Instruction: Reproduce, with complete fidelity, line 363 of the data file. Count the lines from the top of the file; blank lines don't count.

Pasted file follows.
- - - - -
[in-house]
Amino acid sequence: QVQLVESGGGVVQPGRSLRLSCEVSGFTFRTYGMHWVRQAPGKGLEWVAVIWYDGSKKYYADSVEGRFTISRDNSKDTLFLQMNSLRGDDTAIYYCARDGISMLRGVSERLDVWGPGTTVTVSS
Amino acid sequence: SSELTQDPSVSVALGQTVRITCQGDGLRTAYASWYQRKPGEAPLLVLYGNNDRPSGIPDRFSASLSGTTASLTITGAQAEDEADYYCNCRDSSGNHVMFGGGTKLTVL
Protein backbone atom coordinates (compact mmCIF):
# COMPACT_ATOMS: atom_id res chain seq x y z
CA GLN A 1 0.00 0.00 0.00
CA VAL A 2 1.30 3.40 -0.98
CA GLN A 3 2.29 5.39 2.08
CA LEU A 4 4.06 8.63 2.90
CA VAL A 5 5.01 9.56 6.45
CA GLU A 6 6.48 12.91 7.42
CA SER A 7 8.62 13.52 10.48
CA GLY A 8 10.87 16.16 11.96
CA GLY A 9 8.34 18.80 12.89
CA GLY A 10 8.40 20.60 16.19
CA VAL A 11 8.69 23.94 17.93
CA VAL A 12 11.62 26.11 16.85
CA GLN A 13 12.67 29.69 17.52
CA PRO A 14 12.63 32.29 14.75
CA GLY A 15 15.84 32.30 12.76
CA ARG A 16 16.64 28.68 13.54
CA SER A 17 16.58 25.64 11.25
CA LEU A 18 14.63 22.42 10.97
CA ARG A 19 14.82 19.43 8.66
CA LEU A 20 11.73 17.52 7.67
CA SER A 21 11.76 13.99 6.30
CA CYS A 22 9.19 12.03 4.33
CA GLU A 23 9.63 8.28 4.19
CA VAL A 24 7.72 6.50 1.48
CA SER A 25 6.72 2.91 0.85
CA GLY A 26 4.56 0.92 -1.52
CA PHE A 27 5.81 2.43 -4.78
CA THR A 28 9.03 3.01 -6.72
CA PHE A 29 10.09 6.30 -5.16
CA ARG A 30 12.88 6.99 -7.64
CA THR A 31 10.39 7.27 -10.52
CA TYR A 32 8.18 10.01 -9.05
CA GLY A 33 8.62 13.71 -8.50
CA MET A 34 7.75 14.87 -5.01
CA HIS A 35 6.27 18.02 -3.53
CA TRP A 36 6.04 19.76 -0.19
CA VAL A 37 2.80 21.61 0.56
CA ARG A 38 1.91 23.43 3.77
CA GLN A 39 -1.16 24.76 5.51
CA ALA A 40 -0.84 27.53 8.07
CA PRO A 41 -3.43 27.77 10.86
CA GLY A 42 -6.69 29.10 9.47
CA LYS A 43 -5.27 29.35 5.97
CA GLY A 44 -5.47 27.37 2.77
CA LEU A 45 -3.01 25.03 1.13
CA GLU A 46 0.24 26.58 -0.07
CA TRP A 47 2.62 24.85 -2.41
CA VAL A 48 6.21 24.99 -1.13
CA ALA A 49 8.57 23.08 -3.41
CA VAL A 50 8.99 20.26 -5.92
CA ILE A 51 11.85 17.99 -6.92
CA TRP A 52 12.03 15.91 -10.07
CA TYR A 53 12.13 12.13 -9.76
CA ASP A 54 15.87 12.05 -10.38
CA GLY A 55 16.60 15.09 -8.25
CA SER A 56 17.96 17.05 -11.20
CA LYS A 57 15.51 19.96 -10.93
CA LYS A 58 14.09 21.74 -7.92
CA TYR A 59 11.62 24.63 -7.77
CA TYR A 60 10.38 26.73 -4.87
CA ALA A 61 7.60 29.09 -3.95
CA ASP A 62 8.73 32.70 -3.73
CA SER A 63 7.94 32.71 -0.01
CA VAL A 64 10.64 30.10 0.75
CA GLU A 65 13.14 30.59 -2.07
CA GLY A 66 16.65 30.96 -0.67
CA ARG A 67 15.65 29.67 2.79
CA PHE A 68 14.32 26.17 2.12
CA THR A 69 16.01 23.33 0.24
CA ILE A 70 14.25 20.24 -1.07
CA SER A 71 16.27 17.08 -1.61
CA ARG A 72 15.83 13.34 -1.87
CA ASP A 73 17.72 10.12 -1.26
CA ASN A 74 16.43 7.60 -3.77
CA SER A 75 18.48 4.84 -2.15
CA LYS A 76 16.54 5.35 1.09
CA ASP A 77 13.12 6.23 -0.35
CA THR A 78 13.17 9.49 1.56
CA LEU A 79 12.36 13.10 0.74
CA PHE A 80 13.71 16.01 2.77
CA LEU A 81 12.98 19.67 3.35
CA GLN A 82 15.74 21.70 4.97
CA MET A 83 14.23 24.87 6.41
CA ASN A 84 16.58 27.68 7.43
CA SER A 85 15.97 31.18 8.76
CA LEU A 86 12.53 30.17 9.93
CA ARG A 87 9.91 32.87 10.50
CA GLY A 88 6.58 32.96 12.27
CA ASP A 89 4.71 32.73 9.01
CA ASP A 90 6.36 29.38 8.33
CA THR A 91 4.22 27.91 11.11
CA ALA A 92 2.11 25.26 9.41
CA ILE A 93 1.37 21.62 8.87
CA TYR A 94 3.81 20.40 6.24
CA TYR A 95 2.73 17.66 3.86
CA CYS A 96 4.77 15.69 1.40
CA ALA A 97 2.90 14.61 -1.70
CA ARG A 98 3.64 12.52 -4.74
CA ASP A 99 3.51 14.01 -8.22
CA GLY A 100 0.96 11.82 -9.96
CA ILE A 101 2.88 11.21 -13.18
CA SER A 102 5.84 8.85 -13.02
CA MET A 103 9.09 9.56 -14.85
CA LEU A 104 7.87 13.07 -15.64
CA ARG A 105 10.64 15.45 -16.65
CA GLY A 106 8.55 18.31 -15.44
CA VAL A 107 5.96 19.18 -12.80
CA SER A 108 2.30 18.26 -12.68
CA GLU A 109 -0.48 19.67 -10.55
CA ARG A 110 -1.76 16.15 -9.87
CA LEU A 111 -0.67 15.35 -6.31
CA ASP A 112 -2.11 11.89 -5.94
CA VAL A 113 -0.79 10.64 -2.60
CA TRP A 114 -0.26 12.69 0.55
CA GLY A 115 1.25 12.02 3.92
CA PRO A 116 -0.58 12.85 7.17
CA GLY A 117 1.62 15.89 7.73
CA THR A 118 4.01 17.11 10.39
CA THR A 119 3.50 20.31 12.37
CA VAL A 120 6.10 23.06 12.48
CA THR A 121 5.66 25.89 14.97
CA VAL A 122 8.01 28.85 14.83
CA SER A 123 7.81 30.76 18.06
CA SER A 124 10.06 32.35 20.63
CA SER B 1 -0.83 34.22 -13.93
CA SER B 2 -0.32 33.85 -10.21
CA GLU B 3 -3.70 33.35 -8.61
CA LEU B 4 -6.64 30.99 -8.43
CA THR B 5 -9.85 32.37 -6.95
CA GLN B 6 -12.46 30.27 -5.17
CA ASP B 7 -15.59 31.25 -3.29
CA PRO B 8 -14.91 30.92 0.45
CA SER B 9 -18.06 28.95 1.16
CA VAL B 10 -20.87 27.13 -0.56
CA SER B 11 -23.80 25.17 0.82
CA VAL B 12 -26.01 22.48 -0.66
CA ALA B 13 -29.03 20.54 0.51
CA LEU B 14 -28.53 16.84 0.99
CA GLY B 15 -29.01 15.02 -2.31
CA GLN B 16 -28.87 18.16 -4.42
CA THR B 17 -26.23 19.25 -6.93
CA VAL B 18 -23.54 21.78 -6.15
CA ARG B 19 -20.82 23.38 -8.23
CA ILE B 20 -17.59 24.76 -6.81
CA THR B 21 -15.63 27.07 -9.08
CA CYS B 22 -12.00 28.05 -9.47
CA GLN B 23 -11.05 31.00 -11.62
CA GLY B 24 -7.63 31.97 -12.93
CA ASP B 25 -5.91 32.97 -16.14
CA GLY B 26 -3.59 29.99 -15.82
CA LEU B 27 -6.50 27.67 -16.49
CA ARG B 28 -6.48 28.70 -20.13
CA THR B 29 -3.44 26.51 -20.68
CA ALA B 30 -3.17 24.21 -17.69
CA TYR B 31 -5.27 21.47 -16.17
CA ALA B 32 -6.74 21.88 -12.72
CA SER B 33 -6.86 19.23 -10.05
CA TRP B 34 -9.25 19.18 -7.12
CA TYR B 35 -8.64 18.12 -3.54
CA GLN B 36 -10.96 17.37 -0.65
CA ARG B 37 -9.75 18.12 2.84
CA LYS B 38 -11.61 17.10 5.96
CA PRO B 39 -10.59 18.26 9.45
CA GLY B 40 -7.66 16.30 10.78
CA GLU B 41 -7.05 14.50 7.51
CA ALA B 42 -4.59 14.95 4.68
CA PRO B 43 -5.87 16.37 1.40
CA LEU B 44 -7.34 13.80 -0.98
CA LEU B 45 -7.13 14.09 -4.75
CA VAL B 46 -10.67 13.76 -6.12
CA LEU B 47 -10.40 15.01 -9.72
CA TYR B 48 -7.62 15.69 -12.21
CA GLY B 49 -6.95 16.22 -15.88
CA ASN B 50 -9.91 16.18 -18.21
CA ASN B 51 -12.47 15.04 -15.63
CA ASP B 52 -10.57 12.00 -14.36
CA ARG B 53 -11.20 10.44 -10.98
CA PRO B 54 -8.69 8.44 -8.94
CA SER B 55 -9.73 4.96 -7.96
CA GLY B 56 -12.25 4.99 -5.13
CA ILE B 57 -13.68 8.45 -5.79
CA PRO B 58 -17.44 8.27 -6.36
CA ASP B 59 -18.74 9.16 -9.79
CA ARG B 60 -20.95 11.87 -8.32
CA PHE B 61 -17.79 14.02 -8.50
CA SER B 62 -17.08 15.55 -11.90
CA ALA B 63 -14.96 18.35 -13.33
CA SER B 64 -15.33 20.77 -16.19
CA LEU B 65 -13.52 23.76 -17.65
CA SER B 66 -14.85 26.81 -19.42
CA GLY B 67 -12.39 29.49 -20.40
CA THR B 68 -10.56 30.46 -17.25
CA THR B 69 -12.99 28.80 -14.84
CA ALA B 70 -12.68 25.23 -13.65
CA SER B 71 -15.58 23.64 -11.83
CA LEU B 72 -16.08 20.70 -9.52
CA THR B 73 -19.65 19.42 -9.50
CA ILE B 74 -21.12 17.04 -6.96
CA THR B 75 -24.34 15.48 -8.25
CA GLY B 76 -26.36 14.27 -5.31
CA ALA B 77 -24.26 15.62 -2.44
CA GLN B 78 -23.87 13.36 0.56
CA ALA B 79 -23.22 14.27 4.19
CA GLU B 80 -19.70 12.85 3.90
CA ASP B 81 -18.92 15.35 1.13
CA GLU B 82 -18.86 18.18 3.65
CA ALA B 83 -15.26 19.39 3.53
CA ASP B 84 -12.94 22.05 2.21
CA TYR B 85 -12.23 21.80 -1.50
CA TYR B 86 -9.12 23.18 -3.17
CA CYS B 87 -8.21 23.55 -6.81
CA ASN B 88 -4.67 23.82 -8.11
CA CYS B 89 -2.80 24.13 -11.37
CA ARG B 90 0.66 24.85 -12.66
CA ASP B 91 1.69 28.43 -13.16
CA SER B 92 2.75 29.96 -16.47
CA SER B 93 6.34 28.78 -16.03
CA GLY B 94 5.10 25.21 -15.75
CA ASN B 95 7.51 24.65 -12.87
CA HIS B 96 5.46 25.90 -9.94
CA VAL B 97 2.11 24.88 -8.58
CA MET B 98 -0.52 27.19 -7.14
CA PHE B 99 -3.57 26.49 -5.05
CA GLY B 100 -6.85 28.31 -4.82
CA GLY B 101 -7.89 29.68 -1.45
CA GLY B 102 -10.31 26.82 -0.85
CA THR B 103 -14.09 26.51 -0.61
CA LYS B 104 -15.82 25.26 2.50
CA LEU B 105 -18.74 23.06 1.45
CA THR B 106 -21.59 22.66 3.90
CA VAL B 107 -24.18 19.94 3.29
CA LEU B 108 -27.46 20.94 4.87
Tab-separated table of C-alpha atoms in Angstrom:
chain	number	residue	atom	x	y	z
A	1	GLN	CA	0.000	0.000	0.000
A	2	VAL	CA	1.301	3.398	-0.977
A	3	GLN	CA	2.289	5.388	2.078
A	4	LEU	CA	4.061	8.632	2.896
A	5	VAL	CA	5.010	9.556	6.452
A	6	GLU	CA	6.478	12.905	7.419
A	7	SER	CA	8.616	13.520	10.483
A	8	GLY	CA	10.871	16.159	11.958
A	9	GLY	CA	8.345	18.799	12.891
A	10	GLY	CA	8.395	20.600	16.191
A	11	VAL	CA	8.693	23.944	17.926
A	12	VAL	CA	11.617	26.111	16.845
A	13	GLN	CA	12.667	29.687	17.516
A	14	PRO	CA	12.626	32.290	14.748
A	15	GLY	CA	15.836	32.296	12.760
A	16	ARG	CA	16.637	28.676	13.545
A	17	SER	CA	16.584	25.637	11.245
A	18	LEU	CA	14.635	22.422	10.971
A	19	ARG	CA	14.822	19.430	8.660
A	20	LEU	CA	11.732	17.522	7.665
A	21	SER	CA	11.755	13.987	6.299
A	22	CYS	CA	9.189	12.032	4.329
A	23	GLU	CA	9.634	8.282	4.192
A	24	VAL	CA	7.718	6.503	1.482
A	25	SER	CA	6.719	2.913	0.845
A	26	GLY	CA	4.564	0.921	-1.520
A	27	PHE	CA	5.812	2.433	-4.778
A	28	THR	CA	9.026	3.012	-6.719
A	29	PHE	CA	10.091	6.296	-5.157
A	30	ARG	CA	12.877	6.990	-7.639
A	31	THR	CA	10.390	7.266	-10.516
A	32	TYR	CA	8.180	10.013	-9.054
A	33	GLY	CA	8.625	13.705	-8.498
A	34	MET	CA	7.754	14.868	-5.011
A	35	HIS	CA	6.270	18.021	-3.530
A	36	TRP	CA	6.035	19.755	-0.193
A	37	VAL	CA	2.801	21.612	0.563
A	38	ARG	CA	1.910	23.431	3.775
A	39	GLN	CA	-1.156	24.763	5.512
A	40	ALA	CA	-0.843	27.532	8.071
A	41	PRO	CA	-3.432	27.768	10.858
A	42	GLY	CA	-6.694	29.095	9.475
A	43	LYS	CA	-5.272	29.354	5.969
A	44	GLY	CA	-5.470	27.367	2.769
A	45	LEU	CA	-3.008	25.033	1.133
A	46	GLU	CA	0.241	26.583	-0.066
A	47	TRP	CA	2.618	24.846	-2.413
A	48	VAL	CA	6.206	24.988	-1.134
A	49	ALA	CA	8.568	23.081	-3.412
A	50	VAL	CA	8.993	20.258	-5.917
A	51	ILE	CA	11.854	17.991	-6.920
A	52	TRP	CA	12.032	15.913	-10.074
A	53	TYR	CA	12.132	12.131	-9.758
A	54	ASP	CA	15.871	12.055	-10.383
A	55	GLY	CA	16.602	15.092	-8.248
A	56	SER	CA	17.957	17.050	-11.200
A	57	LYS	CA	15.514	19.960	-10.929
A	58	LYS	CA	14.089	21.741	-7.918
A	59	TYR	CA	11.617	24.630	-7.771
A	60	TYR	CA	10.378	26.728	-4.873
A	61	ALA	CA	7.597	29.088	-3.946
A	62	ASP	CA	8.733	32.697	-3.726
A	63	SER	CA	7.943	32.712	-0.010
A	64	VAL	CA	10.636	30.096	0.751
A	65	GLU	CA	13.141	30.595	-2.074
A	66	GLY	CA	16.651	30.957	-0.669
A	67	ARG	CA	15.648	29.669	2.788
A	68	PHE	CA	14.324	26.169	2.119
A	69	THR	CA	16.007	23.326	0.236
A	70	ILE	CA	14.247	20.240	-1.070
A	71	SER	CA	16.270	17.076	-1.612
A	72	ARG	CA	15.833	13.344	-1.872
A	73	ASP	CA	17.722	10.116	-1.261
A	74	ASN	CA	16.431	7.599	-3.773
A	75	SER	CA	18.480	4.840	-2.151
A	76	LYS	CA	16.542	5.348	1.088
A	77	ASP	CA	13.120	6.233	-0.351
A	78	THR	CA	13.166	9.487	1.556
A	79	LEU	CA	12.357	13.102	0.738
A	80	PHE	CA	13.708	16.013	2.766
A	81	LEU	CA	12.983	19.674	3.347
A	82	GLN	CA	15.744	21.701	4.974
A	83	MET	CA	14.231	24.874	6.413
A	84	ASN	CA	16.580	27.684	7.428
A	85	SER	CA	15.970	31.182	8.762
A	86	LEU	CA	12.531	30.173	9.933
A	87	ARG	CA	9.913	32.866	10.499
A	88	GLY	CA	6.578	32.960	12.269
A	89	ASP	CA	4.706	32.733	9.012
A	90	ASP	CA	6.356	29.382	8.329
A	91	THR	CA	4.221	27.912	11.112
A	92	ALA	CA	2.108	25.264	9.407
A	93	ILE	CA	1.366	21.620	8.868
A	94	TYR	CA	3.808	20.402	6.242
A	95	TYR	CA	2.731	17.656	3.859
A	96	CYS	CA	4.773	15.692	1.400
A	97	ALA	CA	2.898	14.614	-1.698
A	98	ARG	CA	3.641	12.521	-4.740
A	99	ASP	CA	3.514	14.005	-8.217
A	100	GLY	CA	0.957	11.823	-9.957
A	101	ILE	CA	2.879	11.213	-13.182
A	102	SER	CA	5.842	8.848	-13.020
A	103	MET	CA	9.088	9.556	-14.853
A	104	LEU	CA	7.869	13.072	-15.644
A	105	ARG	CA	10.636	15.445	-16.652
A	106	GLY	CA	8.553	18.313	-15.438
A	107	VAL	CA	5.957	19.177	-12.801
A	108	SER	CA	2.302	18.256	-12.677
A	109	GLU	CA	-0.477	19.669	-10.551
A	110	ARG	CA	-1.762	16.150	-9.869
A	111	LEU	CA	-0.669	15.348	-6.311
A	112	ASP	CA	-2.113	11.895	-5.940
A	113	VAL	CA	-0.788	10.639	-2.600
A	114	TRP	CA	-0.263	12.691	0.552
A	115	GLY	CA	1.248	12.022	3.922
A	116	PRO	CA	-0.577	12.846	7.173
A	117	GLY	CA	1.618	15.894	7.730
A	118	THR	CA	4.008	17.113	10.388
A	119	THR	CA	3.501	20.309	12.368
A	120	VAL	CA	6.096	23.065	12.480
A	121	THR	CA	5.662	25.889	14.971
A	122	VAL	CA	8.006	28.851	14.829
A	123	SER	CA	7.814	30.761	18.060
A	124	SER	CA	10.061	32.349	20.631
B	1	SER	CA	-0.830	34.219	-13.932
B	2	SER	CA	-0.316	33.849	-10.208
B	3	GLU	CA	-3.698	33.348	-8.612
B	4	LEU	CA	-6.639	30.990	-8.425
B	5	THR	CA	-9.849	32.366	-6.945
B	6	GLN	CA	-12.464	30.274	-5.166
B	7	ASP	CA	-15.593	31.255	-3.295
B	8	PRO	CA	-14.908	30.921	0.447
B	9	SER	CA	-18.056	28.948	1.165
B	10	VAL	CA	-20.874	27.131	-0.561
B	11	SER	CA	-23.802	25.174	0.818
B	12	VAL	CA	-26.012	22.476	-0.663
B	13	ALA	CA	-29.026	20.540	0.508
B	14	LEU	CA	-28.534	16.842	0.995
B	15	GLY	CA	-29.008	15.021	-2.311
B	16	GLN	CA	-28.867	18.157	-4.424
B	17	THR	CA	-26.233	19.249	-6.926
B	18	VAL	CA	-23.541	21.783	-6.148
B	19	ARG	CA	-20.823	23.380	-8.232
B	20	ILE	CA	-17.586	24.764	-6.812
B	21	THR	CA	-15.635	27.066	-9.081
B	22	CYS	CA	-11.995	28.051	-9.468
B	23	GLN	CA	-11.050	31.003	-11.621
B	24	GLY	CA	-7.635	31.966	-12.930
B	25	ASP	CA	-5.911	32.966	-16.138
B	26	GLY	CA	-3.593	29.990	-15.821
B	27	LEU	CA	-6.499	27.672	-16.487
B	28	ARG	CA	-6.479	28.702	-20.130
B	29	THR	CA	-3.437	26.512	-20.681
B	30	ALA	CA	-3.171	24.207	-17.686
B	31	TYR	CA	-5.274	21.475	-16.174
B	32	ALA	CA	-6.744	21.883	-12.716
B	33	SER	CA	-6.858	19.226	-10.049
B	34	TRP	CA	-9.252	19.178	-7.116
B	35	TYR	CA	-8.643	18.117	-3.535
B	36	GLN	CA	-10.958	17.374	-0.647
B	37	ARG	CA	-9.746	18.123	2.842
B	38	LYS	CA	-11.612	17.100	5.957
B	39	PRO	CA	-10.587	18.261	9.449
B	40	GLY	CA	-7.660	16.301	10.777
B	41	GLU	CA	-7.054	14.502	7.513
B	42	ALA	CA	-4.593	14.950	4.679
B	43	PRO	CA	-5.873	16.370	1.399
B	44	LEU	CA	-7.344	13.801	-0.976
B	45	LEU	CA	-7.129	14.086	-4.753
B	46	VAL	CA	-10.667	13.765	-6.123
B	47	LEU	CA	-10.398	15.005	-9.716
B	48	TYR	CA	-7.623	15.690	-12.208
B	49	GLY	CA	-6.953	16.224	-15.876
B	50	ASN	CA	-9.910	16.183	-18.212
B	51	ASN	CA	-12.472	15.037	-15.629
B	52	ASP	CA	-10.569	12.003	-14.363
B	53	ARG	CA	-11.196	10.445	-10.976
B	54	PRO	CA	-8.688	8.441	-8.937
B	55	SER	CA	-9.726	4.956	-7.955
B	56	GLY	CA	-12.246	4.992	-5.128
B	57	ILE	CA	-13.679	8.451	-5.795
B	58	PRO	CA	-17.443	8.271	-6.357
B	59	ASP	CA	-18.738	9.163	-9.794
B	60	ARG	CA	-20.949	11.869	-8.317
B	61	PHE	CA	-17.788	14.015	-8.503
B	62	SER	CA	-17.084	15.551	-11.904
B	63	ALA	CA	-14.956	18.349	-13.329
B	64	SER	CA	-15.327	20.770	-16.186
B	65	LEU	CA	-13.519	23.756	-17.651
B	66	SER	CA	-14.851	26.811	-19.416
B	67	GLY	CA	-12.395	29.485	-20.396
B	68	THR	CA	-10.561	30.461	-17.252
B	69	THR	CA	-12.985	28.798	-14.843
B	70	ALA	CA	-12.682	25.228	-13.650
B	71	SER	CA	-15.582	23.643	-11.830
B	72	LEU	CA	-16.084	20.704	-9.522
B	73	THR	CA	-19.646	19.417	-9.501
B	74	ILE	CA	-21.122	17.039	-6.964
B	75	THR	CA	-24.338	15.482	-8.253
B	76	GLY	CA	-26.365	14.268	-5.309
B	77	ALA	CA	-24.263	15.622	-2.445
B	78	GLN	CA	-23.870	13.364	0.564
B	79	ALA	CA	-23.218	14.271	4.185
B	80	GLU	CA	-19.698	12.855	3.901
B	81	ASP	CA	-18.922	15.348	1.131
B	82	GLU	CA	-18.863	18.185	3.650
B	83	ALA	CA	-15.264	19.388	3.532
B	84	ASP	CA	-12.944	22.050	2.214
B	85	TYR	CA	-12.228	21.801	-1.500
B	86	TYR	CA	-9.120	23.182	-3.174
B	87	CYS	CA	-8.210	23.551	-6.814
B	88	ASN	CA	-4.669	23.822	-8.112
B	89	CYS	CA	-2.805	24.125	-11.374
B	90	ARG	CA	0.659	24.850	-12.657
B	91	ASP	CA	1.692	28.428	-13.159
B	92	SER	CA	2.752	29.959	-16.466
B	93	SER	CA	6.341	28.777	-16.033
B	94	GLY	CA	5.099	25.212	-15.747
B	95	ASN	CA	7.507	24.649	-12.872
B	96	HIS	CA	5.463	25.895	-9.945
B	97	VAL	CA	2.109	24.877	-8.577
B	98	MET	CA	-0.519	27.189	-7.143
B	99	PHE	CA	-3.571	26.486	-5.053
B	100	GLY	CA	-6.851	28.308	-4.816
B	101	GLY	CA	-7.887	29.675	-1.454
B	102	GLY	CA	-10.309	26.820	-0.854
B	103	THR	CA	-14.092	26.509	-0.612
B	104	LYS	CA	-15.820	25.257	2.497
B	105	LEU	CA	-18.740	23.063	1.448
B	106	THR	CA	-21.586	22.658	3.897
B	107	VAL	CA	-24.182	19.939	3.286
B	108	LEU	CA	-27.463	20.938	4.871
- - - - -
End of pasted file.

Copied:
A	124	SER	CA	10.061	32.349	20.631